Sleep is one of the basic needs humans have to satisfy in order to stay healthy, and, in the end, to remain alive. However, while we are good about ensuring we get the food and water – in various different forms – our bodies need to remain functional, sleep is something far too many of us do not take as seriously, and skipping and skimping on sleep has become something of a 21st century health crisis. But how long can you go without sleep?
There is no single answer to this question, because it’s very complex. However, in terms of numbers, the longest recorded period anyone has managed to stay awake is 264 hours – about 11 days – a dubious record set by a 17-year-old, Randy Gardner, for a school science fair experiment in 1965.
Gardner apparently suffered no long term health complications, and was ‘back to his usual self’ after a few days of good sleep. He did however show significant cognitive decline in the final days of his experiment, and began to lose control of his fine motor skills and even his perception of reality. Other, more recent, controlled experiments have seen people stay awake for eight to ten days with similar results.
While the prolonged lack of sleep did not seriously compromise Randy’s health, this was a one off for scientific research. The problem is that an increasing number of ‘busy’ people are depriving themselves of the sleep they need on a near daily basis, and, for them, the story can turn out rather differently.
Very little about sleep science is exact, especially as it has only been taken seriously for the last few decades. Sleep itself is also not a standard bodily function: people sleep slightly differently from one another, and some seem to do better on less sleep than others.
Three different scientific bodies interested in sleep science – the National Sleep Foundation, the American Academy of Sleep Medicine and the CDC – have all come up with basic guidelines for the ideal amount of sleep humans should strive for at their various stages of life, and these guidelines can be roughly compiled for easier reading and comprehension as follows:
- Newborn (0–3 months): 14–17 hours (National Sleep Foundation) No recommendation (American Academy of Sleep Medicine)
- Infant (4–12 months): 12–16 hours per 24 hours (including naps)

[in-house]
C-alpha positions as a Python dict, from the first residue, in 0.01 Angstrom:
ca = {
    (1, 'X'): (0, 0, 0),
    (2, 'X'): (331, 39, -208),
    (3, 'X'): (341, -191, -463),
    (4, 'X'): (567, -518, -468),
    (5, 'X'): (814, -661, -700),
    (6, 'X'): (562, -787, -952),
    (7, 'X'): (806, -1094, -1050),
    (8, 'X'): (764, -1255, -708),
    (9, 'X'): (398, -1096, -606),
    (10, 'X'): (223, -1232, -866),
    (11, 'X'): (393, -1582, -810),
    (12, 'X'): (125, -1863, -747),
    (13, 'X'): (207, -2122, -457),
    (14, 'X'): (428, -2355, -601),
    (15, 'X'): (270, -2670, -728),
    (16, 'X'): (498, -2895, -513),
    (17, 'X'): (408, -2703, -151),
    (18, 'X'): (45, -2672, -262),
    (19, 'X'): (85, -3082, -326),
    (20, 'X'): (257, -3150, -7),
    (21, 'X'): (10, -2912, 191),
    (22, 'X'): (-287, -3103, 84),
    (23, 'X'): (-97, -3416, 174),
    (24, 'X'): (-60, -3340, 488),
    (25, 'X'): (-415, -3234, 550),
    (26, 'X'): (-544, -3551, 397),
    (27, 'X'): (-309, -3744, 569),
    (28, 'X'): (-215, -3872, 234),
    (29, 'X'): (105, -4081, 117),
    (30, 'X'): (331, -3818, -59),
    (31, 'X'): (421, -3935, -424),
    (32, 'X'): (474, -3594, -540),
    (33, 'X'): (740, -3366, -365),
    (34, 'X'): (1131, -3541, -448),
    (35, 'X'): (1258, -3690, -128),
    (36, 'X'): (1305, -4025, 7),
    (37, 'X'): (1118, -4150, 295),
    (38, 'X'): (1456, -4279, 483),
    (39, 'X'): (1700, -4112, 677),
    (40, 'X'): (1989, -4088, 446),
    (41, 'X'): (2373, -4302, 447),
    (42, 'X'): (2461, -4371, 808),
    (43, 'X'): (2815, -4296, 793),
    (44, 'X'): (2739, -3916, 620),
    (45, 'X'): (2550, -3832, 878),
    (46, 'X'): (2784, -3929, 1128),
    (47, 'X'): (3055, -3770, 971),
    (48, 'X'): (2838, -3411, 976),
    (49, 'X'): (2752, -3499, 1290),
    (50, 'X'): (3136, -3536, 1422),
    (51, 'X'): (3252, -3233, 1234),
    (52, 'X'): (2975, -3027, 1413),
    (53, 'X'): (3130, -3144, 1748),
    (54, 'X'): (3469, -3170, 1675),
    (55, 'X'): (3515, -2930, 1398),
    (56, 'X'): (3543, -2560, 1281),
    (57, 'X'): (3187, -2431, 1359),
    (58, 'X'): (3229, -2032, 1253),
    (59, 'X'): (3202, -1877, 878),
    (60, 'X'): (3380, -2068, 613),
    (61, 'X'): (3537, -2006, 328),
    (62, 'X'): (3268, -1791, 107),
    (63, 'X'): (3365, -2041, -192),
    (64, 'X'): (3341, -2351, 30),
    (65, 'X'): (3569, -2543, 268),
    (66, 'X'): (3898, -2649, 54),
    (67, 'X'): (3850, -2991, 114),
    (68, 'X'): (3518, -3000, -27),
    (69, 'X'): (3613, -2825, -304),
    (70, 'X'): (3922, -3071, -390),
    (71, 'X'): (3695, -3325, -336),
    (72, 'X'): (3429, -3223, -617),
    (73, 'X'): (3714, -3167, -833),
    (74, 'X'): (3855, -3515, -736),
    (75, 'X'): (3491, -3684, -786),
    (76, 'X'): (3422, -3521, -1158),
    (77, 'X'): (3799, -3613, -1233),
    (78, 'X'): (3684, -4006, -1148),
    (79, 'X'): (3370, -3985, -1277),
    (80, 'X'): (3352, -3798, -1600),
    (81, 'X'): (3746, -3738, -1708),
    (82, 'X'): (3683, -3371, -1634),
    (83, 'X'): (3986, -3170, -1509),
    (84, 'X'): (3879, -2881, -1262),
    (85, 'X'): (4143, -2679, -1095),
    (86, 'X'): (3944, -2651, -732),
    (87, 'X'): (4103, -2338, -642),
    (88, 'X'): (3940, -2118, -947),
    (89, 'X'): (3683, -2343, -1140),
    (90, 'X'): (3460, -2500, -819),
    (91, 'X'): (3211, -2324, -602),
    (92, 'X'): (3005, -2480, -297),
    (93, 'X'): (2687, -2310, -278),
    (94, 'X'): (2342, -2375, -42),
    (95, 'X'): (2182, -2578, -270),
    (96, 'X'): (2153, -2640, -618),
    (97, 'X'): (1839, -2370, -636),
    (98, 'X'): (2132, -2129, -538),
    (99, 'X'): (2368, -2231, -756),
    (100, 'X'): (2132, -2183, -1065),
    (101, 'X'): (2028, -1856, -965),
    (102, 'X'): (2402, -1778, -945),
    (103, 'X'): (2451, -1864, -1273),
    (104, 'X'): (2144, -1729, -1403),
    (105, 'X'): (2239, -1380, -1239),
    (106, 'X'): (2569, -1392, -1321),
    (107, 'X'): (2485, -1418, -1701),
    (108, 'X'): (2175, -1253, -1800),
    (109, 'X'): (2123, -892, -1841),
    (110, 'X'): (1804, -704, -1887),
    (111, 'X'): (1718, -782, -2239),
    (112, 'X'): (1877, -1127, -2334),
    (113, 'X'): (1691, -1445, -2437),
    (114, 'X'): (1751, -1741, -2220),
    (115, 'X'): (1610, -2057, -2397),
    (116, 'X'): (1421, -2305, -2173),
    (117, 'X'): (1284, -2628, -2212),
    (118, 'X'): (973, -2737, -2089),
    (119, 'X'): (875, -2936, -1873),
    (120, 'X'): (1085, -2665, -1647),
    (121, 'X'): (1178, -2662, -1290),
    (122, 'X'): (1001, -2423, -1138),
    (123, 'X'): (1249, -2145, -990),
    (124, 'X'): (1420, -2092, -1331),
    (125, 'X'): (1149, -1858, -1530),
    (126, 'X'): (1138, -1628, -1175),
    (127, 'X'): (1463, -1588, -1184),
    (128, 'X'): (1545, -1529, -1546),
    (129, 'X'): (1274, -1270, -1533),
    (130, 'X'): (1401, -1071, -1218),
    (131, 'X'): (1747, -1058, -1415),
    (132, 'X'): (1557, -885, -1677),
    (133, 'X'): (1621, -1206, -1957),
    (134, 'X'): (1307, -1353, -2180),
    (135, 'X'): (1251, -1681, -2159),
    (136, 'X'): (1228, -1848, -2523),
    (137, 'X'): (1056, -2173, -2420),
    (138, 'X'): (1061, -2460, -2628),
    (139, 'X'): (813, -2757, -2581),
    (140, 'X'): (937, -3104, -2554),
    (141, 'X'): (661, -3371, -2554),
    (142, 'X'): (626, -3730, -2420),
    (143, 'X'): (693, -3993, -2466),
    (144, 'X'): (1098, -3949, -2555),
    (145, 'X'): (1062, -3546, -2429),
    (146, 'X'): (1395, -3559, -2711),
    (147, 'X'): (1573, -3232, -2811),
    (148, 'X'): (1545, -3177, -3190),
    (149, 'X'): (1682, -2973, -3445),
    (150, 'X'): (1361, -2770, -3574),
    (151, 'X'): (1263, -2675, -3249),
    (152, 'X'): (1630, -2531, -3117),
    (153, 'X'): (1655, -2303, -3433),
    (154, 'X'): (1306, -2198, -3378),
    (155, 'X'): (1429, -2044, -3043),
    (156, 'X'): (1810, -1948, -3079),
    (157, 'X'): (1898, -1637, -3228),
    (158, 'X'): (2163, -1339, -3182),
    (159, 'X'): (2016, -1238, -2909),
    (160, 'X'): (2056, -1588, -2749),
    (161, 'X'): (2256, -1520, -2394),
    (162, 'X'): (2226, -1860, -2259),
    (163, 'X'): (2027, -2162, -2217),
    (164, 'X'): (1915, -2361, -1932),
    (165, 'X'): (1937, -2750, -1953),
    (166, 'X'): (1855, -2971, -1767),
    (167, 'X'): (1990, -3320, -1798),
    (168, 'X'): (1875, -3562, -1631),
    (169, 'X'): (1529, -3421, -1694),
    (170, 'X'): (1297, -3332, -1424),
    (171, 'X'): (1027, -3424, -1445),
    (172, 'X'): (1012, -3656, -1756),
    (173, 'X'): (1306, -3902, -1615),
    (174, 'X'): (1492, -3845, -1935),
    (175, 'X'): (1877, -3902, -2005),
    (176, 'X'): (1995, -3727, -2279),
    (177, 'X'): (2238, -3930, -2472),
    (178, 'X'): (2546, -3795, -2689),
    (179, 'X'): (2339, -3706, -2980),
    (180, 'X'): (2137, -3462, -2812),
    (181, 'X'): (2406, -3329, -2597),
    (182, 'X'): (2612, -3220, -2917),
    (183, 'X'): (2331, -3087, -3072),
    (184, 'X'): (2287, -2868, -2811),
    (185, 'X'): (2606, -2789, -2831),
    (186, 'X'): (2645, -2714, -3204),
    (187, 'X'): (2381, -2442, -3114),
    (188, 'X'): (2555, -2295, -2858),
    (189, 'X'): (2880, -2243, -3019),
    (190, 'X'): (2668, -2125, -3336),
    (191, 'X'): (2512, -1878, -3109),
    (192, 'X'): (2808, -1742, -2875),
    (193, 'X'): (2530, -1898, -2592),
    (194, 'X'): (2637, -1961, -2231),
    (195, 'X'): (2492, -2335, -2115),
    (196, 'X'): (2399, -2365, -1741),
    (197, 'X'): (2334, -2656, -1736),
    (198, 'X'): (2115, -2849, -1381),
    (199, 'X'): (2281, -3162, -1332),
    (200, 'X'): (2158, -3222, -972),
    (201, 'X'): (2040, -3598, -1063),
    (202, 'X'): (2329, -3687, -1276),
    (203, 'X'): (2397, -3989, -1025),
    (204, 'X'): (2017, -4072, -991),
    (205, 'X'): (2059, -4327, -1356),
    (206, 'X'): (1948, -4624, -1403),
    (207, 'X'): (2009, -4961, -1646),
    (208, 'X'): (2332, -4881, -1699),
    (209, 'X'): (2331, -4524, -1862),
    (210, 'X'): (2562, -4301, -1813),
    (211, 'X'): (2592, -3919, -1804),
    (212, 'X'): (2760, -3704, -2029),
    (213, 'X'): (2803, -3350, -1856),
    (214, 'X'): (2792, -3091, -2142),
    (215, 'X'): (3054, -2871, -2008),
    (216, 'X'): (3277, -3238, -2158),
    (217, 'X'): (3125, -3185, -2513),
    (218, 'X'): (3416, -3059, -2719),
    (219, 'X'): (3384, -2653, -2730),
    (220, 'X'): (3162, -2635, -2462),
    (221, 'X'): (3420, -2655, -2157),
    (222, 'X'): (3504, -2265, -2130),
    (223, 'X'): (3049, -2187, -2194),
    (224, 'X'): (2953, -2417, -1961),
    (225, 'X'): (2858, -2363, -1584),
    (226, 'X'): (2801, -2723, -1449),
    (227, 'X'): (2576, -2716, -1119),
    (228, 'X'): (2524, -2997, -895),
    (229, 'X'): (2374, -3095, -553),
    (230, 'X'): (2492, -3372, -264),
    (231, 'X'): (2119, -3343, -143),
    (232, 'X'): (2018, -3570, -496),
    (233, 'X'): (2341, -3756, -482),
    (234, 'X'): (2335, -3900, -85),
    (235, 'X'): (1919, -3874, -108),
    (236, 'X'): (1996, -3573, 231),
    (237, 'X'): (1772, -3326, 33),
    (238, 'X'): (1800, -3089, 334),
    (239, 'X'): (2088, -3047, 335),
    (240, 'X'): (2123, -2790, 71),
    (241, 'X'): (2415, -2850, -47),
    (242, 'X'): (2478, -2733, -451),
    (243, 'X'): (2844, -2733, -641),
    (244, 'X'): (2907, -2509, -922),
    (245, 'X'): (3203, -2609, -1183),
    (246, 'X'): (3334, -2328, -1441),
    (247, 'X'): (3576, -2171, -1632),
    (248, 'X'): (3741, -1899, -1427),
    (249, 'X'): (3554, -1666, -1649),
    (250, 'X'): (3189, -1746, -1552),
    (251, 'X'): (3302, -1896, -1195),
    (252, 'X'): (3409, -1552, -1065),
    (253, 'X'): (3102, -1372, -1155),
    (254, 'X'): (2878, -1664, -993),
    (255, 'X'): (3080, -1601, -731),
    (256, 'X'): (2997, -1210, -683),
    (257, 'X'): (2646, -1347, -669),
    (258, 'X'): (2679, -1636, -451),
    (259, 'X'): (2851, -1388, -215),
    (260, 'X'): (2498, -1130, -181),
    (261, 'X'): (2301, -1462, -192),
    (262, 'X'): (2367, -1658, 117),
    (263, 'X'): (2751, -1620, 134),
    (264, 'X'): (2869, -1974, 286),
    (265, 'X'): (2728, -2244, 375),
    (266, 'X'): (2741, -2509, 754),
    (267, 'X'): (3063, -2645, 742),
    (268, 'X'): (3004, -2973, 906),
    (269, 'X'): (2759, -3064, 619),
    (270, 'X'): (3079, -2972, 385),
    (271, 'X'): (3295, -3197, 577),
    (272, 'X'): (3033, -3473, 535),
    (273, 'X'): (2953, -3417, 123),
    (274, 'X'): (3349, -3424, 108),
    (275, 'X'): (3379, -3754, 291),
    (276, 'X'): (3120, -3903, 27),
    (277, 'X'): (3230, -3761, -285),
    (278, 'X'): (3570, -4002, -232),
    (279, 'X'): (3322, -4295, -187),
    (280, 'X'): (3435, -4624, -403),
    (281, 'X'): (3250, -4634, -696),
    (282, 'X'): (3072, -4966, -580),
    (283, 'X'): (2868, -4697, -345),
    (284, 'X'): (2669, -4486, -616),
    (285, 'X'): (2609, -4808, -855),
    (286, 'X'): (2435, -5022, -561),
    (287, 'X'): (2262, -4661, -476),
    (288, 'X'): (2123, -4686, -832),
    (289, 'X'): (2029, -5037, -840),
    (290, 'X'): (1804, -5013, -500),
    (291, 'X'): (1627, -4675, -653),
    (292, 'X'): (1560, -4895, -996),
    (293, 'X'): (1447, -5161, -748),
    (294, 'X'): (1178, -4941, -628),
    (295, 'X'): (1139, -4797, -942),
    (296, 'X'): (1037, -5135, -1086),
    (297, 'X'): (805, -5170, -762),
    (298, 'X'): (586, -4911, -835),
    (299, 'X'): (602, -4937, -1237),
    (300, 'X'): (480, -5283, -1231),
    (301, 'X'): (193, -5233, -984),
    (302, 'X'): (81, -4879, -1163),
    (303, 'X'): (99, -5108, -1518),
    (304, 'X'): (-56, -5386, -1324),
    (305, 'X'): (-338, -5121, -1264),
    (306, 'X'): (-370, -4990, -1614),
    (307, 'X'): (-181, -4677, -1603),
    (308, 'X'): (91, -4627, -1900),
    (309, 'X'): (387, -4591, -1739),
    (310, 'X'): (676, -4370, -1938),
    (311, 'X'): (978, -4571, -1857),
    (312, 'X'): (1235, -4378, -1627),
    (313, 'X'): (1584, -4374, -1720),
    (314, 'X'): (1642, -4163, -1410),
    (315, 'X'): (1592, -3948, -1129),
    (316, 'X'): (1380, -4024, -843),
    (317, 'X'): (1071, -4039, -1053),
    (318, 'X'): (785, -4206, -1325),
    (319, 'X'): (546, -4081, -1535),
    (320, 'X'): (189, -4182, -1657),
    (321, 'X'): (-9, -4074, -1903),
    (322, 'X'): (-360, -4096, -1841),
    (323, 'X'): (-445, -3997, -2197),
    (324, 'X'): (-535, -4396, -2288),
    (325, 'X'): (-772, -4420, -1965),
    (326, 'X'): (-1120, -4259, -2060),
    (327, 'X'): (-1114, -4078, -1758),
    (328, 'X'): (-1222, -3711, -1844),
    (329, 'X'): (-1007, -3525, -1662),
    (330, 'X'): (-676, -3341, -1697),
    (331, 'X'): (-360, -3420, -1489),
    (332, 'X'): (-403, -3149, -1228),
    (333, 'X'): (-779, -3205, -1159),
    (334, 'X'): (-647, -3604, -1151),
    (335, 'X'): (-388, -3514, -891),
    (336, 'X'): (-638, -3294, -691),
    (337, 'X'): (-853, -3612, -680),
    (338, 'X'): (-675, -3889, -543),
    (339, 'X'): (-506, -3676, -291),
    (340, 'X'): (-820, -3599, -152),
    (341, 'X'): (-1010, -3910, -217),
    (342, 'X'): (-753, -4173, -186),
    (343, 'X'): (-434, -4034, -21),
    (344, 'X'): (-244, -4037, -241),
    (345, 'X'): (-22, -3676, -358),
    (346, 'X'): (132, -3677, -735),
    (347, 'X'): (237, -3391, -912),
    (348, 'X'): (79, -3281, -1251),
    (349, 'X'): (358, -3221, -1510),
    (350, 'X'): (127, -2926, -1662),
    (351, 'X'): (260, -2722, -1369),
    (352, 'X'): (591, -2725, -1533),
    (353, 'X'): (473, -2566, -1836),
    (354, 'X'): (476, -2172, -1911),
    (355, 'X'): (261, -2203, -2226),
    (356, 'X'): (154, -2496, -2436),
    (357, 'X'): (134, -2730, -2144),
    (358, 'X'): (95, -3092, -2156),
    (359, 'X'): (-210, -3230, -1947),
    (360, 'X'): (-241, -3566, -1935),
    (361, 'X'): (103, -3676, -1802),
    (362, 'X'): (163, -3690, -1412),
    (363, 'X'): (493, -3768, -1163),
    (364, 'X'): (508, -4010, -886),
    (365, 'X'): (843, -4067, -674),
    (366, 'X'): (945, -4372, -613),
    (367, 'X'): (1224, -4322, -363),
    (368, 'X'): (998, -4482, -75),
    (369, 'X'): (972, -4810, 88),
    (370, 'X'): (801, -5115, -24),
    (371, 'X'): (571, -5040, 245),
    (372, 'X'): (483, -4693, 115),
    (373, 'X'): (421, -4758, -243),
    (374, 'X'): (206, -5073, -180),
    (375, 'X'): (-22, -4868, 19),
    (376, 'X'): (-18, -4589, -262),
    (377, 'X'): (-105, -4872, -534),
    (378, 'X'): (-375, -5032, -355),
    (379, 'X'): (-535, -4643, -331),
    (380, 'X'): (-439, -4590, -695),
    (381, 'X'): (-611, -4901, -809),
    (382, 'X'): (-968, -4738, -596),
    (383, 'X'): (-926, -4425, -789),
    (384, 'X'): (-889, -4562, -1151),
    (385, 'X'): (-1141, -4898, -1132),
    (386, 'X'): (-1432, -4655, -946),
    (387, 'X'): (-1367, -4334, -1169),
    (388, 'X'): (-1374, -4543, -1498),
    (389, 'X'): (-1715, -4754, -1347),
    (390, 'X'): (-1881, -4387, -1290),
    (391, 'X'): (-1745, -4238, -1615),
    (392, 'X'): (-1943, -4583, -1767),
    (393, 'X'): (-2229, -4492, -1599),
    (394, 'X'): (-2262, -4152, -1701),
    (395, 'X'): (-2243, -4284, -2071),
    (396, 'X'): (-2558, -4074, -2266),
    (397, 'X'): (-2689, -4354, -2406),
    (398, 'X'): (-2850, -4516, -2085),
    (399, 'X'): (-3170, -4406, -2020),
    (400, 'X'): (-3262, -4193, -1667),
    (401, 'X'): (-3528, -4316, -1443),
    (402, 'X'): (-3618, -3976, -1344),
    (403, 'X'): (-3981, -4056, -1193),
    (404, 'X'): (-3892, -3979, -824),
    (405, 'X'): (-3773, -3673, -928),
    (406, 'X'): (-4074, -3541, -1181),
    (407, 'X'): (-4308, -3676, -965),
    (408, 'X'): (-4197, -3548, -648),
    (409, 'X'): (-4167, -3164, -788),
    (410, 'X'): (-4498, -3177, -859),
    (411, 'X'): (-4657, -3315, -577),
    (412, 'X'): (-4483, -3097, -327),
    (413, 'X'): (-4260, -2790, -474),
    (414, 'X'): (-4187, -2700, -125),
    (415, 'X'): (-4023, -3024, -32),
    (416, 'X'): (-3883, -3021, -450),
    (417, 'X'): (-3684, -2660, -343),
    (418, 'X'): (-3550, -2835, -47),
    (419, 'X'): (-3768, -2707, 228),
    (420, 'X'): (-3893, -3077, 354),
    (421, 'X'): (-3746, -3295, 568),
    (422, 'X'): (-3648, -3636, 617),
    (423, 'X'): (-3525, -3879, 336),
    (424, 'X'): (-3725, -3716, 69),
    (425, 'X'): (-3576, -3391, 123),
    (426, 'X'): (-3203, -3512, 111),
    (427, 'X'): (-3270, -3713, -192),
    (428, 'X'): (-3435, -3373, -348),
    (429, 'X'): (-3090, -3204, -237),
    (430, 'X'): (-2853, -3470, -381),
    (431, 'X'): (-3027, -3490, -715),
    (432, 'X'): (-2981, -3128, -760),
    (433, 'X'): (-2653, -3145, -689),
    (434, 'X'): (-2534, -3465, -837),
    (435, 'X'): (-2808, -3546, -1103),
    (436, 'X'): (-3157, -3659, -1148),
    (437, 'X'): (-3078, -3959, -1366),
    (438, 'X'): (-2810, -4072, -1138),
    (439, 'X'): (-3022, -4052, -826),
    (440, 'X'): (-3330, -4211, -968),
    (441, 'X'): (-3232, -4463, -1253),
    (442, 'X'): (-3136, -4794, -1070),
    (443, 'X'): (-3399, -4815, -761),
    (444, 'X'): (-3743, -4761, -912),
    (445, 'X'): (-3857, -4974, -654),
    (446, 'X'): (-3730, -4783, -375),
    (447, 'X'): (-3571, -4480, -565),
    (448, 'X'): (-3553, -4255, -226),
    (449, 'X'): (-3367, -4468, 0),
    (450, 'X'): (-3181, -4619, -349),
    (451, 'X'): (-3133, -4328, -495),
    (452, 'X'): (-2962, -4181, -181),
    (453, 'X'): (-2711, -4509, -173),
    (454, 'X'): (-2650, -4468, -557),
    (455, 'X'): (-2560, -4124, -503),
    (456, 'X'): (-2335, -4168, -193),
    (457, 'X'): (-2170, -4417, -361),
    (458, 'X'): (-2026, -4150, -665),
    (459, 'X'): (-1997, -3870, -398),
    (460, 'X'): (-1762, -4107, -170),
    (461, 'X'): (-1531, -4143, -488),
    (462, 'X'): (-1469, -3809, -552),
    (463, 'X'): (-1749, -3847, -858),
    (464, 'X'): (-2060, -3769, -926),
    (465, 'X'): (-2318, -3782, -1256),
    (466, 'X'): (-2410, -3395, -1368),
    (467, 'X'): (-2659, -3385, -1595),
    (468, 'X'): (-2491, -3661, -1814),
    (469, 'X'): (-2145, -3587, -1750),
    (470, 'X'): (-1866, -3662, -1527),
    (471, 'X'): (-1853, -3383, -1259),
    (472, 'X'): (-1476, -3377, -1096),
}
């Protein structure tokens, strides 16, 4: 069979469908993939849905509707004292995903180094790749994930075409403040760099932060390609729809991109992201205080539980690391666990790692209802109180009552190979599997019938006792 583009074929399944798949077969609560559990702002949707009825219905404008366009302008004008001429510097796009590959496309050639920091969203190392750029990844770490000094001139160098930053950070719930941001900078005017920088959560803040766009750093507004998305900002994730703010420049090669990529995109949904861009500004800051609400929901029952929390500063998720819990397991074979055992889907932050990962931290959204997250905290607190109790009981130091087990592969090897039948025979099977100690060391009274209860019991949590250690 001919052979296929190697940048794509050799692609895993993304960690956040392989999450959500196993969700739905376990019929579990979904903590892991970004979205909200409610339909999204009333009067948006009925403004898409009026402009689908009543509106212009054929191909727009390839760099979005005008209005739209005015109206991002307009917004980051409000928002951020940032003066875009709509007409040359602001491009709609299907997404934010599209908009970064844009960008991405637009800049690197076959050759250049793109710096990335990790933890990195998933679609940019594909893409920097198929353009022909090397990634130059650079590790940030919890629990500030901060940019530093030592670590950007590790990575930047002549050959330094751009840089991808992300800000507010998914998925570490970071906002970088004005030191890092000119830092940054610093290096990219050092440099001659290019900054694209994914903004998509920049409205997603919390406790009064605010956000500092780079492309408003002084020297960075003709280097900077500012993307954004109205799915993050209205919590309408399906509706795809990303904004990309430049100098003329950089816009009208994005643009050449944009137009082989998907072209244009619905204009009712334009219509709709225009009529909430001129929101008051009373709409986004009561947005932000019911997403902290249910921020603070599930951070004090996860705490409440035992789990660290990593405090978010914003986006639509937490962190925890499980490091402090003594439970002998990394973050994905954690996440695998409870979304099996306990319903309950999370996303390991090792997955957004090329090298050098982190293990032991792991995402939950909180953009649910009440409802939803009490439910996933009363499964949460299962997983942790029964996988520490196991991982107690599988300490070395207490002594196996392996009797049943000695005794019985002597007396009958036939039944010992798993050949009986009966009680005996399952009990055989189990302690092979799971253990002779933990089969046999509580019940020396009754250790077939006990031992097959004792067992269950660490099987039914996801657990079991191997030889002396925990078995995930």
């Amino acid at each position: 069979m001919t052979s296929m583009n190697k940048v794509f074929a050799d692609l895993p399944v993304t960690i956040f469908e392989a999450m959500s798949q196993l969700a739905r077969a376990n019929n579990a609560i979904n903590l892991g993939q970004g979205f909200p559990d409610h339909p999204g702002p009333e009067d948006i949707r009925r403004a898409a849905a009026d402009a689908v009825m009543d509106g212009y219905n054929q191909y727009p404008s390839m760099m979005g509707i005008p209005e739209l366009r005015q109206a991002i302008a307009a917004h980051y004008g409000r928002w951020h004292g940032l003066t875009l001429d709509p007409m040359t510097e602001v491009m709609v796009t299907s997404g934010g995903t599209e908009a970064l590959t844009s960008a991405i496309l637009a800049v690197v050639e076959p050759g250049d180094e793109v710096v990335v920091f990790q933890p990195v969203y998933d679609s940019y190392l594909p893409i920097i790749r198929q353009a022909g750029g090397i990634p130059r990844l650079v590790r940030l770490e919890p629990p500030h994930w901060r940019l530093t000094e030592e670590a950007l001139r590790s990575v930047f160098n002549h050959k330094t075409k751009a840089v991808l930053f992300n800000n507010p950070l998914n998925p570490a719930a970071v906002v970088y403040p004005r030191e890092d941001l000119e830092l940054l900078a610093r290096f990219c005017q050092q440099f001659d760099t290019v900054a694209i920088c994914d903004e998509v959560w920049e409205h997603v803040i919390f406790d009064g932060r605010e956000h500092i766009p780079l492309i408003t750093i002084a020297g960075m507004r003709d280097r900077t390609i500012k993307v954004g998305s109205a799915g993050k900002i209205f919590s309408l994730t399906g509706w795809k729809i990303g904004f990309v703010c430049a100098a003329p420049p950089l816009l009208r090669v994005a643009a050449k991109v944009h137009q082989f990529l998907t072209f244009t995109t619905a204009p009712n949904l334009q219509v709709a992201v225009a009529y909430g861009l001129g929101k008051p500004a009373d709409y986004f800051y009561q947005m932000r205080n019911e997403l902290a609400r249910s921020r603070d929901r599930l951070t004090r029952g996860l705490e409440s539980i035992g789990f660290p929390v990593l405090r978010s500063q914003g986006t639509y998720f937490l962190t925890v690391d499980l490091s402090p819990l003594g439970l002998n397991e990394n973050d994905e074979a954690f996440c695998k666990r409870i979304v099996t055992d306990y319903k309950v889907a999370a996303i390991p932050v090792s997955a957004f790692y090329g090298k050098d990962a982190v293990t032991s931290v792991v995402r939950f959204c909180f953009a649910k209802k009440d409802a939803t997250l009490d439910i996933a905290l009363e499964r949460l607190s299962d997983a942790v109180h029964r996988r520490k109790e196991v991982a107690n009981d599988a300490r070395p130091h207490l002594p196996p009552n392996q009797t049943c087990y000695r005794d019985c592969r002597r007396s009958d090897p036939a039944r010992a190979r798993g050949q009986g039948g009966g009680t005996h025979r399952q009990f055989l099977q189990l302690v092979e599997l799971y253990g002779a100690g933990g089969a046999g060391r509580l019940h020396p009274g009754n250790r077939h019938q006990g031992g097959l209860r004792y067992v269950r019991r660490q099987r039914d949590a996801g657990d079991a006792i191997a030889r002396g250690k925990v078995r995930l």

- Toddler (1–2 years): 11–14 hours per 24 hours (including naps)
- Preschool (3–5 years): 10–13 hours per 24 hours (including naps)
- 6–12 years: 9–12 hours per 24 hours
- 13–18 years: 8–10 hours per 24 hours
- 18–60 years: 7-8 hours per night
- 61–64 years: 7–9 hours per night
- 65 years and older: 7–8 hours per night
Randy Gardner’s record setting sleep deprivation session was not particularly monitored well, as the science – and tools – to do so were extremely limited nearly sixty years ago. Much of what is known about how he and his brain reacted to getting no sleep for eleven days is anecdotal, based on the recollections of the teen and observers.
As sleep science has progressed, more and more formal studies into the effects of sleep deprivation have been undertaken, and researchers and sleep medicine practitioners have a better idea about just what not getting any sleep can do to the human mind and body.
These efforts are complicated by the fact it is hard to define precisely what being asleep is in each individual that might participate in these experiments. We sleep in cycles, and so even if a person appears to technically be awake the chances are good that in as little as 18-24 hours they will begin falling into short periods of what scientists call overwhelming sleep – when motor functions are significantly impaired to the point of non-function – that may only last for a few minutes.
This is what happens to drivers on long hauls who ‘doze off’ at the wheel – often causing significant harm to themselves and others – and to students who seem to be sleeping in class. If you have gone for long periods without sleep, you are probably familiar with this ‘dozing off’ feeling, and with the disorientation that follows when you ‘wake’ again.